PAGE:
The result ifun only contains elements of $ifun which satisfy $include?. The order of elements are not changed.

4.60.5. IFUN.count($ifun $counted?)

Returns the number of elements of $ifun, which sattisfy $counted?.

4.60.6. IFUN.fold($ifun Init $combine)

Accumulates elements of $ifun seeded by Init.

If the elements of $ifun is E1, E2, ,,, En_1, En, this fun returns combine(combine(,,,combine(combine(Init E1) E2),,, En_1) En).

If $ifun is empty, this fun returns Init.

4.60.7. IFUN.reduce($ifun $combine)

Accumulates elements of $ifun mutually, then returns a maybe list.

If $ifun has elements E1, E2, E3, ,,, En_1, En, this fun returns [combine(combine(,,,combine(combine(E1 E2) E3),,, En_1) En)].

If $ifun has a single element E, this fun returns [E].

If $ifun is empty, this fun returns [].

4.60.8. IFUN.scan($ifun Init $combine)

Returns an ifun of accumulated vals, seeded by Init.

If $ifun points to finite n elements E(1), E(2), ,,, E(n), the result ifun points to finite n+1 elements R(0), R(1), R(2), ,,, R(n).

If $ifun points to infinite elements E(1), E(2), ,,, , the result ifun points to infinite elements R(0), R(1), R(2), ,,, .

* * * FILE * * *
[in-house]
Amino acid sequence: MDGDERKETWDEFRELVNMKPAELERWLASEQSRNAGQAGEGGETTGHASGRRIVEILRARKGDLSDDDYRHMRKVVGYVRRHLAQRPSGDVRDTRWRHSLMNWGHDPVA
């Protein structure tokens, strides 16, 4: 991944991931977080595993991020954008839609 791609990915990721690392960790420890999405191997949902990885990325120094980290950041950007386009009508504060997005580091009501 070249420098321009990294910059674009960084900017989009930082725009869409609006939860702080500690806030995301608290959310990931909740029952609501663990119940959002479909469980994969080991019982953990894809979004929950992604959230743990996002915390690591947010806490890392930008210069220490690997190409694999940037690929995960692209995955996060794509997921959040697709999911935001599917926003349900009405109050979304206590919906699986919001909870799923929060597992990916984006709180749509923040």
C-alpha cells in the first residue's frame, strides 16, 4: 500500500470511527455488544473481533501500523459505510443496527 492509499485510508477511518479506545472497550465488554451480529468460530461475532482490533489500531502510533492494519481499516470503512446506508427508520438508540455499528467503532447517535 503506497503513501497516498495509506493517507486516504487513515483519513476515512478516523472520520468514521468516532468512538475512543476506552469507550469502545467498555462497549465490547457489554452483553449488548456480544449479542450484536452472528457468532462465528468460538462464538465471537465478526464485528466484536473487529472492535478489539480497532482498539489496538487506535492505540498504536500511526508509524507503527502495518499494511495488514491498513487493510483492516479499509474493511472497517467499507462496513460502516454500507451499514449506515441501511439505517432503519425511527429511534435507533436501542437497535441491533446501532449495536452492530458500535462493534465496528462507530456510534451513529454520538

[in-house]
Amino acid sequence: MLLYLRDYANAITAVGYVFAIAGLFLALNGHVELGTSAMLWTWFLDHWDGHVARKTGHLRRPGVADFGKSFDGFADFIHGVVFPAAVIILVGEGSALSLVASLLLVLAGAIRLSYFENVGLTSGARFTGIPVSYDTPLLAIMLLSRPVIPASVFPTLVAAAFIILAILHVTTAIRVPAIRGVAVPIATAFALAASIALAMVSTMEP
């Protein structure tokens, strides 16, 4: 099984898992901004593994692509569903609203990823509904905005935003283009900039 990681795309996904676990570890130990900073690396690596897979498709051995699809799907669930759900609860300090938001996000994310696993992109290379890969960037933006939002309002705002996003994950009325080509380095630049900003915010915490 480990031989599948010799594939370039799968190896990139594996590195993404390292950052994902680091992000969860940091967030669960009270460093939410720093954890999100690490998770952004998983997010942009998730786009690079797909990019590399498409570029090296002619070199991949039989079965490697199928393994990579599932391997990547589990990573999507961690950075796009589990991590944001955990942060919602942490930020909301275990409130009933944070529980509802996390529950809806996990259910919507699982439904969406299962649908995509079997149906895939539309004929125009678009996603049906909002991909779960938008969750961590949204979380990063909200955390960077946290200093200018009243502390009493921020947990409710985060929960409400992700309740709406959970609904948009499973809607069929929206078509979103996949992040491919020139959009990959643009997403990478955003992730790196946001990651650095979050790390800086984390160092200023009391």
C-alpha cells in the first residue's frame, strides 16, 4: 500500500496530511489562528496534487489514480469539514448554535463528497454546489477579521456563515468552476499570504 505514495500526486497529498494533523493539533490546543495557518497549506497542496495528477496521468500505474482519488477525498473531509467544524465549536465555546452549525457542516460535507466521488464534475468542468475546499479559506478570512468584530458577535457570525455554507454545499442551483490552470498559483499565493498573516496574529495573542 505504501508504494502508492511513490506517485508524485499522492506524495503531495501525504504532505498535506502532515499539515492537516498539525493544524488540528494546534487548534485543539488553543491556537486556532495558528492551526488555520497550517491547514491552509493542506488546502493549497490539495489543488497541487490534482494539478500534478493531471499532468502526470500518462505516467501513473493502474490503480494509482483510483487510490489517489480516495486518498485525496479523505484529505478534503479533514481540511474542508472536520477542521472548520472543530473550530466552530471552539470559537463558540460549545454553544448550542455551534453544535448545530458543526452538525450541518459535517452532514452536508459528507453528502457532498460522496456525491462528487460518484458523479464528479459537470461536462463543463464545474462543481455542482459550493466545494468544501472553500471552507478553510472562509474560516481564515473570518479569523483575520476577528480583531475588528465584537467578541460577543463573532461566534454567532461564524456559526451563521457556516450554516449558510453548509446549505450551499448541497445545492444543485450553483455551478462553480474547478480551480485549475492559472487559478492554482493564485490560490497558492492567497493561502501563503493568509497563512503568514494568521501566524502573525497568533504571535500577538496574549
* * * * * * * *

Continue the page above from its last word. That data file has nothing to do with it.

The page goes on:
In both cases, R(i) is given as below:

For i=0, R(0) = Init.

For i>=1, R(i) = combine(R(i - 1) E(i)).

4.60.9. IFUN.scan_inside($ifun $combine)

Returns an ifun of vals accumulated inside $ifun.

If $ifun points to no elements, the result ifun points to no elements.

If $ifun points to finite n (n >= 1) elements E(1), E(2), ,,, E(n), the result ifun points to finite n elements R(1), R(2), ,,, R(n).

If $ifun points to infinite elements E(1), E(2), ,,, , the result ifun points to infinite elements R(1), R(2), ,,, .

In the latter two cases, R(i) is given as below:

For i=1, R(1) = E(1).

For i>=2, R(i) = combine(R(i - 1) E(i)).

4.60.10. IFUN.take_front($ifun N)

Returns an ifun containing the first N elements of $ifun, or all the elements if $ifun has less than N elements.

4.60.11. IFUN.drop_front($ifun N)